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              EditSection Title:Comb Jelly
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                EditImage URL:/SiteCollectionImages/drop-in-the-ocean/bolinopsis.png
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                Transparent comb jellies drift through the world’s oceans, often in colossal swarms measuring many miles across, feeding on sea butterflies and smaller jellyfish. As they propel themselves through the water, the movement catches the ambient light and splits it into a rainbow of colors, producing stunning “light shows.”

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                  EditSection Title:Whale shark
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                    EditImage URL:/SiteCollectionImages/drop-in-the-ocean/whale_shark.png
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                    Whale sharks are filter feeders, eating plankton — tiny plants and bacteria that form the foundation of the ocean food web — and small squid and fish. As climate change warms ocean waters, it affects where species live, eat and migrate. Shifting food cycles and habitats will alter the entire marine food web — and for whale sharks, the largest fish in the world, the impact will be significant.

                    Track whale sharks in real-time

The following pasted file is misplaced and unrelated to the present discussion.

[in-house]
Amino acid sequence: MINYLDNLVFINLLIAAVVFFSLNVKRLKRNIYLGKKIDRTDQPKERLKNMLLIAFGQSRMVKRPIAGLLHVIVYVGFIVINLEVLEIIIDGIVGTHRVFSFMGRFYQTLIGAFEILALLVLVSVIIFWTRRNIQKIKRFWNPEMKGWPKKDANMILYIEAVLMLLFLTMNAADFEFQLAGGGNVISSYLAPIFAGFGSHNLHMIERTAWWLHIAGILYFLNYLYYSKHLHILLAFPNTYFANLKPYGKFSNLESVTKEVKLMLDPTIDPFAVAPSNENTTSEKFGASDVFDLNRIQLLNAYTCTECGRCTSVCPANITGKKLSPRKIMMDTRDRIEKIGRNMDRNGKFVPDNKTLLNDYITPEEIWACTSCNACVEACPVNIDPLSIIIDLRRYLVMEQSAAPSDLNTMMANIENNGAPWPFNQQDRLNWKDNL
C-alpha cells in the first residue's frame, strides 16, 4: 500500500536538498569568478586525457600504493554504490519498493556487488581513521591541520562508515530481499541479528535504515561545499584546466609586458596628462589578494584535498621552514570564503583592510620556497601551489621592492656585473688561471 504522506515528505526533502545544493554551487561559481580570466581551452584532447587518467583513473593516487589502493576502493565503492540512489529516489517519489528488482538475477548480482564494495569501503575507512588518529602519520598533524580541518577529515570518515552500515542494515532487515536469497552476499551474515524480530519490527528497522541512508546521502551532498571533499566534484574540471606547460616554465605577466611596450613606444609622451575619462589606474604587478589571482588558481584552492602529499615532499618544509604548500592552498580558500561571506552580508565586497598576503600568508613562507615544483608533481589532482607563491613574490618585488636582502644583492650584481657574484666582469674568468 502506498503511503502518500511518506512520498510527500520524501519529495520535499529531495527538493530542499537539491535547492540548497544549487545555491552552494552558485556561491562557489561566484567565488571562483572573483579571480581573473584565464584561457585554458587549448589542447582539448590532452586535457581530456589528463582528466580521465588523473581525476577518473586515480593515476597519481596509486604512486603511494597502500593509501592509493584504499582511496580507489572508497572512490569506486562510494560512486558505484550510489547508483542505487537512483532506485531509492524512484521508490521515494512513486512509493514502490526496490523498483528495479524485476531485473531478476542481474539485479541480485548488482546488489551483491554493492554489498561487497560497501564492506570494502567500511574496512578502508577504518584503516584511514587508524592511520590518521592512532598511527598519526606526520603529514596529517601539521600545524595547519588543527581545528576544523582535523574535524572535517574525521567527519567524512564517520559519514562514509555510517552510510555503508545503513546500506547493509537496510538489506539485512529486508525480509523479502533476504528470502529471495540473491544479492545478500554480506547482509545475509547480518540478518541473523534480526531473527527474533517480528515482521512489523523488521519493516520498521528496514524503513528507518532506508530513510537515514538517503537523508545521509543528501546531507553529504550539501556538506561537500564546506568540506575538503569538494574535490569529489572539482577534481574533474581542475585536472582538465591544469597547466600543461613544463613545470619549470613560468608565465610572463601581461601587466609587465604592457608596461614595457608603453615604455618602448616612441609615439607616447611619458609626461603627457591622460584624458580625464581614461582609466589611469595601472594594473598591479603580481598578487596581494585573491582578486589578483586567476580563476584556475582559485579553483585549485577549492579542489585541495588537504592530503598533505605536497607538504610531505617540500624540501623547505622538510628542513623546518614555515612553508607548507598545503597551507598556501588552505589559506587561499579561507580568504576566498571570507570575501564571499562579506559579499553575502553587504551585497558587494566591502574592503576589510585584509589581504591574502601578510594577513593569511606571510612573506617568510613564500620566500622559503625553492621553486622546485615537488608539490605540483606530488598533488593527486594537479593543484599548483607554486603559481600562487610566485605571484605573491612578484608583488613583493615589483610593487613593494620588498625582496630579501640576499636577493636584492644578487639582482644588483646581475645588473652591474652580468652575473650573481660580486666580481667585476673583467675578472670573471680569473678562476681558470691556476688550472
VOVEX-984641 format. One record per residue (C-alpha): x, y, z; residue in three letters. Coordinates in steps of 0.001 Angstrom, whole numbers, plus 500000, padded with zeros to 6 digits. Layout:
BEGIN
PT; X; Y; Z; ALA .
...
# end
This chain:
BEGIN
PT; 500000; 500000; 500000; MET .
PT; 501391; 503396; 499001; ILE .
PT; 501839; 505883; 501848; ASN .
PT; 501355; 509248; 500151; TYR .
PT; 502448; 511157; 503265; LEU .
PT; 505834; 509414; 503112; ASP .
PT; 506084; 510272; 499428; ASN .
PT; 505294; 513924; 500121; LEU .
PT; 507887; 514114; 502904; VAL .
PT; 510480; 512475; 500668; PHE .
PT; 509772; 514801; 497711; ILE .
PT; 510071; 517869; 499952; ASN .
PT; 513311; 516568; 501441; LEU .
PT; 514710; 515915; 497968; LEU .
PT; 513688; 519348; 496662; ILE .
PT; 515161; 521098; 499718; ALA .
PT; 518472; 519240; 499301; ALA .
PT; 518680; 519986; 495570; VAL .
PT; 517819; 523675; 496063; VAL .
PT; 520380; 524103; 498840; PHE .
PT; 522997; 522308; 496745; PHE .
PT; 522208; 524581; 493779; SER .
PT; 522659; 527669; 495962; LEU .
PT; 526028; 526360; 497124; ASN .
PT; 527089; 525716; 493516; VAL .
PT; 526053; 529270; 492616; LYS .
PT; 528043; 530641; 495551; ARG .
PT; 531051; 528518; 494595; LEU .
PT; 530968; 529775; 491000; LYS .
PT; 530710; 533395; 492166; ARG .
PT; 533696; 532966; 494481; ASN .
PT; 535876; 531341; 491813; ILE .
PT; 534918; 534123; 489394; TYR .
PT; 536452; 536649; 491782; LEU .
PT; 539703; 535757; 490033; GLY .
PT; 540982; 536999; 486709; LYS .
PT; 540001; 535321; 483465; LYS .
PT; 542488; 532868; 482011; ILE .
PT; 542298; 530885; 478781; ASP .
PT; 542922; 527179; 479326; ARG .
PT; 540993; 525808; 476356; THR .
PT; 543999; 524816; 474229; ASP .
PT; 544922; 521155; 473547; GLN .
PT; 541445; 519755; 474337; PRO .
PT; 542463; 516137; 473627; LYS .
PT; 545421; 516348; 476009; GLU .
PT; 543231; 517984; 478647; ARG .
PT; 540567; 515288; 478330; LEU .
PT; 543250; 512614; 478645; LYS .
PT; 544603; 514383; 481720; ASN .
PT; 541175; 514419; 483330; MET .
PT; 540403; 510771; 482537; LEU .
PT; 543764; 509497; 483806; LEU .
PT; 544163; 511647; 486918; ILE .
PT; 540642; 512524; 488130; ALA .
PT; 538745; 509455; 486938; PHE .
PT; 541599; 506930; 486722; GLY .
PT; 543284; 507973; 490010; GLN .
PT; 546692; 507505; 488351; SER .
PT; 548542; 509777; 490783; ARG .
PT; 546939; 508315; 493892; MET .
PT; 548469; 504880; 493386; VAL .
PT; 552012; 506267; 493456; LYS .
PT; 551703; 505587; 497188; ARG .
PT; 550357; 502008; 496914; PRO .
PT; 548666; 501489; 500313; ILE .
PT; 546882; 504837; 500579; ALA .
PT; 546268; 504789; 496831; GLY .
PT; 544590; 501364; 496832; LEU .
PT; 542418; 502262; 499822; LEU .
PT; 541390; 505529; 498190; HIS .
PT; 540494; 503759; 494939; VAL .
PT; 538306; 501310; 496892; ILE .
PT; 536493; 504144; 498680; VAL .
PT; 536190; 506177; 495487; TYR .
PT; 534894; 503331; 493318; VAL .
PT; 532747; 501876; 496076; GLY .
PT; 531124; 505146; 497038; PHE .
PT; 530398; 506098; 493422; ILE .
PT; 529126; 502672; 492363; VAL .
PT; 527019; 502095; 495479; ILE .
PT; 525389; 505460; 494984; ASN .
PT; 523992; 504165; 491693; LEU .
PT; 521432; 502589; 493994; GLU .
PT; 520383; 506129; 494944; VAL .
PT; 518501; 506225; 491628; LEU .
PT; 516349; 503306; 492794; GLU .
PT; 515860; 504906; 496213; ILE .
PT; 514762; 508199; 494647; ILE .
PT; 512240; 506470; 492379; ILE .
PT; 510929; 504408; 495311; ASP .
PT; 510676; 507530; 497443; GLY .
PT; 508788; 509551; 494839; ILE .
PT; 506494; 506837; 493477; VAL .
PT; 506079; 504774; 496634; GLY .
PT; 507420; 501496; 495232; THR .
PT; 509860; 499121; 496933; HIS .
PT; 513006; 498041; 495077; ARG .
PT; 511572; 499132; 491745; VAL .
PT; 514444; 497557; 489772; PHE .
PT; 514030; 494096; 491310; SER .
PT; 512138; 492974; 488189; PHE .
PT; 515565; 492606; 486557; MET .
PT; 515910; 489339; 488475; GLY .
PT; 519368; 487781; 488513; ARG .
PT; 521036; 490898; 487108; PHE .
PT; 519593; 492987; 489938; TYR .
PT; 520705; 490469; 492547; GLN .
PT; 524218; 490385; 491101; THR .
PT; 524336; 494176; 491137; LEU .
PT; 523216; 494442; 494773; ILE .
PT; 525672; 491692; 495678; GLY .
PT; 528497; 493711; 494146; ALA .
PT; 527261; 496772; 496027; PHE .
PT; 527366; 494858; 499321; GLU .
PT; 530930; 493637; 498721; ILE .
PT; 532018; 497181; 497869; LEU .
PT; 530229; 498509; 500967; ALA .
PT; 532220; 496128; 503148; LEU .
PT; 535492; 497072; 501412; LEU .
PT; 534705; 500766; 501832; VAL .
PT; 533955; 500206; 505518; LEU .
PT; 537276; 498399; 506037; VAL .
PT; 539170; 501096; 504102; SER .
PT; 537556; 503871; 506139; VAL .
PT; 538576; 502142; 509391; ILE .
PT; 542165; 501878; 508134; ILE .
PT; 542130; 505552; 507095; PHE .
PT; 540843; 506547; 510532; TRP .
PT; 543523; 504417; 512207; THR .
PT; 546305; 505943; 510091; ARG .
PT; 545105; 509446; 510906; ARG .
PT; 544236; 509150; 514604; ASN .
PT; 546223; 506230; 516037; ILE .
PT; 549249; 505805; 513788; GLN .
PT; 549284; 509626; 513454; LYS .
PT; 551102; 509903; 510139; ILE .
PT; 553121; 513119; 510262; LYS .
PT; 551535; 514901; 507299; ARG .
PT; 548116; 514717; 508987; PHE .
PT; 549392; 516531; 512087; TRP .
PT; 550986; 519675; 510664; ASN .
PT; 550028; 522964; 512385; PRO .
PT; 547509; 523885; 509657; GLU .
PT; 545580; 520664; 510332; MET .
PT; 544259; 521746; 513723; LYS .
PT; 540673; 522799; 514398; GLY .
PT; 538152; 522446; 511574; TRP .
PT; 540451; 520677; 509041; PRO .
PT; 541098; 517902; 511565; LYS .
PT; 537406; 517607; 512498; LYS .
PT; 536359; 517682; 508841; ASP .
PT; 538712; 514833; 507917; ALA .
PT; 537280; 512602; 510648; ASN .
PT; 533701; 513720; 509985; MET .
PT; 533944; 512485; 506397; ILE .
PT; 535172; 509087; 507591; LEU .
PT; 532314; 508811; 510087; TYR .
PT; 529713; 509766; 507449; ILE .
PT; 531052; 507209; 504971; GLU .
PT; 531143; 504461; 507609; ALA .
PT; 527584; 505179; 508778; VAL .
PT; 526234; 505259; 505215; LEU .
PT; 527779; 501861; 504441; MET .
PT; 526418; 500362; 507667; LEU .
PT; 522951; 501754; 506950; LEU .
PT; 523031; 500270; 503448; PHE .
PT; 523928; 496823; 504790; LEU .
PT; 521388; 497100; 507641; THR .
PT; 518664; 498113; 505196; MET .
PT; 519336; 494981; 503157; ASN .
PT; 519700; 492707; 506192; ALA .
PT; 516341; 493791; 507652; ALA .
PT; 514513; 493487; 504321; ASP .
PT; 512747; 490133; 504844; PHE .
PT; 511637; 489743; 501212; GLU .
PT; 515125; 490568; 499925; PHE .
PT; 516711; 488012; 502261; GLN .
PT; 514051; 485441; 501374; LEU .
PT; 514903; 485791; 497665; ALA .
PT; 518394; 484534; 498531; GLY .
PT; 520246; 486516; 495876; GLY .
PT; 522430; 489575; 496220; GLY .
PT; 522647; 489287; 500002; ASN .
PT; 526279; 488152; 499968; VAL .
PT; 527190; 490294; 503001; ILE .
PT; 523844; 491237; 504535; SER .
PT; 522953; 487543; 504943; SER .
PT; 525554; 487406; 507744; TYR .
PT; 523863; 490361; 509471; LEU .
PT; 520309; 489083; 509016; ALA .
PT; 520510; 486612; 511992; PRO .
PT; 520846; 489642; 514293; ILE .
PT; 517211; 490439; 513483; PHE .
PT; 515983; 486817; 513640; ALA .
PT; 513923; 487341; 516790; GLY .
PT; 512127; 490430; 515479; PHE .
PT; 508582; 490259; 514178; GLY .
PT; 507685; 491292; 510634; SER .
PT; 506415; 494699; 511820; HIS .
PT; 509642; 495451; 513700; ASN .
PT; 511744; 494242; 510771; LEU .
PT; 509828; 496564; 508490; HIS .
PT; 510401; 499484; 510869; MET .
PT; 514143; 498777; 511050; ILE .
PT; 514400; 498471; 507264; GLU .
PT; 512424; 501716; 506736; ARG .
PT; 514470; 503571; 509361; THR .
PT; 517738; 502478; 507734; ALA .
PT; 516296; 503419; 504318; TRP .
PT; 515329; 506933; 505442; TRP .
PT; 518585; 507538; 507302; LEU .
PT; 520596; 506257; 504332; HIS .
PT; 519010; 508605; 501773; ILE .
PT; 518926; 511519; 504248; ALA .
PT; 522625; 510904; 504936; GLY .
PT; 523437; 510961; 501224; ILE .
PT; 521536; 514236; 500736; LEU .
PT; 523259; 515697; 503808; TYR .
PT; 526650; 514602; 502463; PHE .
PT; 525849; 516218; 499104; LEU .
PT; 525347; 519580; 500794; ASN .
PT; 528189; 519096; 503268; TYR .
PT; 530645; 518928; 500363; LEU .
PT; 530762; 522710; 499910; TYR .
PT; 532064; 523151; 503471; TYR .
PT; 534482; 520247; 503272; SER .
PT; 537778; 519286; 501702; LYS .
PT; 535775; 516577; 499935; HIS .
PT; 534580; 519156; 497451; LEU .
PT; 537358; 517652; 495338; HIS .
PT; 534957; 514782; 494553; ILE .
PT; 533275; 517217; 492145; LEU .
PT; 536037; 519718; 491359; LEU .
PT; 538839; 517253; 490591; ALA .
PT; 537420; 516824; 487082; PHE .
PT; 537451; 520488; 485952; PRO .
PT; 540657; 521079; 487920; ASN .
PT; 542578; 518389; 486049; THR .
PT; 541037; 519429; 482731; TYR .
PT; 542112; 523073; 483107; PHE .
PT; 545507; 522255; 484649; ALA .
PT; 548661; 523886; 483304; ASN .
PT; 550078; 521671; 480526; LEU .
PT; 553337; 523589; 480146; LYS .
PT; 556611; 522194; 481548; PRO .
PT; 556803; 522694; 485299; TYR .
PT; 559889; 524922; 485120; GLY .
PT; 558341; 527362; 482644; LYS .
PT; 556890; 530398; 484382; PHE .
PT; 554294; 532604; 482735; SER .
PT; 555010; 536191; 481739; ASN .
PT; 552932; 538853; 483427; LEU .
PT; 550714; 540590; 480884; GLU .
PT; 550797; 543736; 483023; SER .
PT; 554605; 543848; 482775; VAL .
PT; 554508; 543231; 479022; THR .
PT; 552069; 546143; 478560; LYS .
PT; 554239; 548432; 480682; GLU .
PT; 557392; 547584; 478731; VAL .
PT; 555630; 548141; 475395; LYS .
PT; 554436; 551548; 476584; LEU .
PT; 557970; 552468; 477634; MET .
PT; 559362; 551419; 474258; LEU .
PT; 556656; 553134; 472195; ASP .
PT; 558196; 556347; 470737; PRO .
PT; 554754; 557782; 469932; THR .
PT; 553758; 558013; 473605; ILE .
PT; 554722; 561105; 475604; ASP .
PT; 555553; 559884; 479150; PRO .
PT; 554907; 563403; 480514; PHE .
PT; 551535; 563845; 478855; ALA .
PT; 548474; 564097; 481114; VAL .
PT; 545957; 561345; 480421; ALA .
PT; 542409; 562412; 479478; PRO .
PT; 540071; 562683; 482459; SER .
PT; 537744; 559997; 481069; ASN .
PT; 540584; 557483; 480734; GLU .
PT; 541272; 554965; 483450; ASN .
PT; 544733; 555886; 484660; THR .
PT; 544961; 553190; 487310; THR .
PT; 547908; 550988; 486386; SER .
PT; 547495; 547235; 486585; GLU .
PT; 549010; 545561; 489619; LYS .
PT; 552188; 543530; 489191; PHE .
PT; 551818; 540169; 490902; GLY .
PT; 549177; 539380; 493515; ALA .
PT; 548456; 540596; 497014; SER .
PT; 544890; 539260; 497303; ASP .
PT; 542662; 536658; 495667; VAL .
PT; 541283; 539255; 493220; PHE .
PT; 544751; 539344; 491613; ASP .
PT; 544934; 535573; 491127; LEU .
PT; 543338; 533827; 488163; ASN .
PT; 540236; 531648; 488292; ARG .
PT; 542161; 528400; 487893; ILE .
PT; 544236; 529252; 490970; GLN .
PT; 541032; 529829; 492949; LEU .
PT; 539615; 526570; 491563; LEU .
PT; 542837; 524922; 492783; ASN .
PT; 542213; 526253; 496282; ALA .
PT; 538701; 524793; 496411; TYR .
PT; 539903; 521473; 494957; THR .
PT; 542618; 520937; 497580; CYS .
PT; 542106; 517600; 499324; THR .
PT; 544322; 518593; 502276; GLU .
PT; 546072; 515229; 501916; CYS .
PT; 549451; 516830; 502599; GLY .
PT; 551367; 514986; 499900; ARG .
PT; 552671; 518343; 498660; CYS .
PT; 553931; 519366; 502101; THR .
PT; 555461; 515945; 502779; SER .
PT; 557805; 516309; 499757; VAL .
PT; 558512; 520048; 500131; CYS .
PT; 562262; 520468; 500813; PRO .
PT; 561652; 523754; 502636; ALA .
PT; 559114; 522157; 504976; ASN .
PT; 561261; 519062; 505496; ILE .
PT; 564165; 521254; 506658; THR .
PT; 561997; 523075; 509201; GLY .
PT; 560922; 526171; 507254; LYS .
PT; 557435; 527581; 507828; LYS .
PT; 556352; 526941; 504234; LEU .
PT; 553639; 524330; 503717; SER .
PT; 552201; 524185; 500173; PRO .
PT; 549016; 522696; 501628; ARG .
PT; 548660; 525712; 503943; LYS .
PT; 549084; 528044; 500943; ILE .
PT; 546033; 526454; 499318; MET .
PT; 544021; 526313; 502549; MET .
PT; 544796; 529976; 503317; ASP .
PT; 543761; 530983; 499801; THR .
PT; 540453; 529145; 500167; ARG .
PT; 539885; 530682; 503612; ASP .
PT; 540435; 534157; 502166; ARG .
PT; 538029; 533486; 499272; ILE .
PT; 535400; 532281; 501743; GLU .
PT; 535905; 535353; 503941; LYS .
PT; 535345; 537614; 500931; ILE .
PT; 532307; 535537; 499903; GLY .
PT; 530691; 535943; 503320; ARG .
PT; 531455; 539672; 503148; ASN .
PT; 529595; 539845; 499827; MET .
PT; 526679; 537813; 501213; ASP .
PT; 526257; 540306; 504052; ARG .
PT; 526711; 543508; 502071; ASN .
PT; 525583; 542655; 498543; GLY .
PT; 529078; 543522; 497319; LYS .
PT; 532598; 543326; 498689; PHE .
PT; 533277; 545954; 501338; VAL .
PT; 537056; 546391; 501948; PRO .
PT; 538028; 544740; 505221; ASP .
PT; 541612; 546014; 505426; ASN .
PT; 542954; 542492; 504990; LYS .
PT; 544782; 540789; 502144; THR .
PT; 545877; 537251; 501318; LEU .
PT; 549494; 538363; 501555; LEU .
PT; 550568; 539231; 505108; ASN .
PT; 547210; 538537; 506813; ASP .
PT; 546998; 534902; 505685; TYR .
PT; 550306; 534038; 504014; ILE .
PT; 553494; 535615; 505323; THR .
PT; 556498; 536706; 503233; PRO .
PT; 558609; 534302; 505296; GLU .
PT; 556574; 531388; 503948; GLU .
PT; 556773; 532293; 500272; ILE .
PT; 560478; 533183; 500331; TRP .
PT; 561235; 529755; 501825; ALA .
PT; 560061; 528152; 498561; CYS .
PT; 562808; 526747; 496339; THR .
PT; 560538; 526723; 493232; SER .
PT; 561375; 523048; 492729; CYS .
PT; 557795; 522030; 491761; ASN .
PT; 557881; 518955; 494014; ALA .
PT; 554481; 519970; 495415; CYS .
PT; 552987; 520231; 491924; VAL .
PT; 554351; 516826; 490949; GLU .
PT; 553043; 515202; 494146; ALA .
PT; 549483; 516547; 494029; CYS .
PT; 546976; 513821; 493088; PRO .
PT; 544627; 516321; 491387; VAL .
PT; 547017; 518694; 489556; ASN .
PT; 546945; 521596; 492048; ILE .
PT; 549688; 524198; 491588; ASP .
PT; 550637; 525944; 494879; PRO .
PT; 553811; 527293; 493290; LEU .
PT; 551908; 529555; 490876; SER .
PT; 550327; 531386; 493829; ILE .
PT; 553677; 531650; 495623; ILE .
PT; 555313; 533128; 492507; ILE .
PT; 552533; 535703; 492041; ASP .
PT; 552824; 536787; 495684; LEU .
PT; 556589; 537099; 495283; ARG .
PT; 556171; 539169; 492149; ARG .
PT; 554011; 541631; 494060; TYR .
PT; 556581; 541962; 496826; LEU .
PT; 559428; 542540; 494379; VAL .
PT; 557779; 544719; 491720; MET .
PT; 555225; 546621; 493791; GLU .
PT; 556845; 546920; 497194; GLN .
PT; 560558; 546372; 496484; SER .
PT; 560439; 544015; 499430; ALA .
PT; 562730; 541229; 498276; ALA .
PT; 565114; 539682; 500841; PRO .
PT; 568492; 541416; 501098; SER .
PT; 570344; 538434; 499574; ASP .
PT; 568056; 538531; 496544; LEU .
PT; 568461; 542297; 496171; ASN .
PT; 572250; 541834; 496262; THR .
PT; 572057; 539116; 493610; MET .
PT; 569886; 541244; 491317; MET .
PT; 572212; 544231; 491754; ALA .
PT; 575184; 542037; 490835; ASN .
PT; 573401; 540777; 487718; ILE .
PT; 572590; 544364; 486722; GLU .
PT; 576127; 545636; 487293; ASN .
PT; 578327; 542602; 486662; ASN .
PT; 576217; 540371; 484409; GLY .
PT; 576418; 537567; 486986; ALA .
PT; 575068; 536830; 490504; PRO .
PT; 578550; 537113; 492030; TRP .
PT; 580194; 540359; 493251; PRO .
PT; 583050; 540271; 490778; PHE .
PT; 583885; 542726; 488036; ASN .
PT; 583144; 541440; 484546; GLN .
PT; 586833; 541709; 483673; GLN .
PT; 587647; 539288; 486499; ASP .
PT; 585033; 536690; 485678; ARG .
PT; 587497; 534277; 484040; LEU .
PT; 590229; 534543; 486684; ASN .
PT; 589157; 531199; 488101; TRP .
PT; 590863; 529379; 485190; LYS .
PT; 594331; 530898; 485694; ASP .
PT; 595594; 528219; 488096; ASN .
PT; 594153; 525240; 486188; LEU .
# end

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                      EditSection Title:Copepods
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                        EditImage URL:/SiteCollectionImages/drop-in-the-ocean/copepod.png
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                        Found nearly everywhere there is water, the global copepod population is unimaginably vast. Whether floating through the water or carpeting the sea floor, these ubiquitous plankton are a vital part of the marine food web, serving (both directly and indirectly) as a food source for many commercially important fish species. Many copepods are bioluminescent, lighting up waves as they break on the shore.

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                        Installation design
                        Thinc logo  
                        Experience design & development
                        Mimic XR logo  
                        Audience tracking
                        Target 3D logo  
                        Music & audio consultancy
                        Redfive logo  
                        With additional support from
                         
                         
                         

                        More of Our Work Links

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                        Images Rows

                        First Image

                        EditTitle:Sign the Pledge
                        EditImage:/SiteCollectionImages/ci_94609918.jpg
                        EditLink:http://getinvolved.conservation.org/site/Survey?ACTION_REQUIRED=URI_ACTION_USER_REQUESTS&SURVEY_ID=6660
                        EditImage Alt Text:© Robin Moore
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                        Second Image

                        EditTitle:Ocean Pollution Facts
                        EditImage:/sitecollectionimages/ci_92556243.jpg
                        EditLink:/ocean-pollution
                        EditImage Alt Text:© TUNART
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                        Third Image

                        EditTitle:How to Protect the Ocean
                        EditImage:/sitecollectionimages/ci_72831126.jpg
                        EditLink:/How/Pages/Protecting-the-ocean.aspx
                        EditImage Alt Text:© Olivier Langrande